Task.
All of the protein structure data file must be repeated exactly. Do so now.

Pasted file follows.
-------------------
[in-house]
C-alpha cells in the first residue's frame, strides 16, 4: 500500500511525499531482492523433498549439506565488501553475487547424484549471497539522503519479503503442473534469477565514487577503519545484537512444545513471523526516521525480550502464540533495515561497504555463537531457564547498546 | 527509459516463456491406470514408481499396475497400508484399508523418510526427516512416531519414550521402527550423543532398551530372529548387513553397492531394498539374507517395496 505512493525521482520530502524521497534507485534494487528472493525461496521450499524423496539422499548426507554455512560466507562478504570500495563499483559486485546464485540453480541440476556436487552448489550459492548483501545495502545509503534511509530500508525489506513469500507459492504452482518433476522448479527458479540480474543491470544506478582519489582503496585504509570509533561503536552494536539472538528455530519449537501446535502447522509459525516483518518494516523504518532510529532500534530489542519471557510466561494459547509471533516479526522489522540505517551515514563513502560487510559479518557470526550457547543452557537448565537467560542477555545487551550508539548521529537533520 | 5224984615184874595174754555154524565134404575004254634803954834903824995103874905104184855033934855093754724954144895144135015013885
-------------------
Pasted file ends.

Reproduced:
[in-house]
C-alpha cells in the first residue's frame, strides 16, 4: 500500500511525499531482492523433498549439506565488501553475487547424484549471497539522503519479503503442473534469477565514487577503519545484537512444545513471523526516521525480550502464540533495515561497504555463537531457564547498546 | 527509459516463456491406470514408481499396475497400508484399508523418510526427516512416531519414550521402527550423543532398551530372529548387513553397492531394498539374507517395496 505512493525521482520530502524521497534507485534494487528472493525461496521450499524423496539422499548426507554455512560466507562478504570500495563499483559486485546464485540453480541440476556436487552448489550459492548483501545495502545509503534511509530500508525489506513469500507459492504452482518433476522448479527458479540480474543491470544506478582519489582503496585504509570509533561503536552494536539472538528455530519449537501446535502447522509459525516483518518494516523504518532510529532500534530489542519471557510466561494459547509471533516479526522489522540505517551515514563513502560487510559479518557470526550457547543452557537448565537467560542477555545487551550508539548521529537533520 | 5224984615184874595174754555154524565134404575004254634803954834903824995103874905104184855033934855093754724954144895144135015013885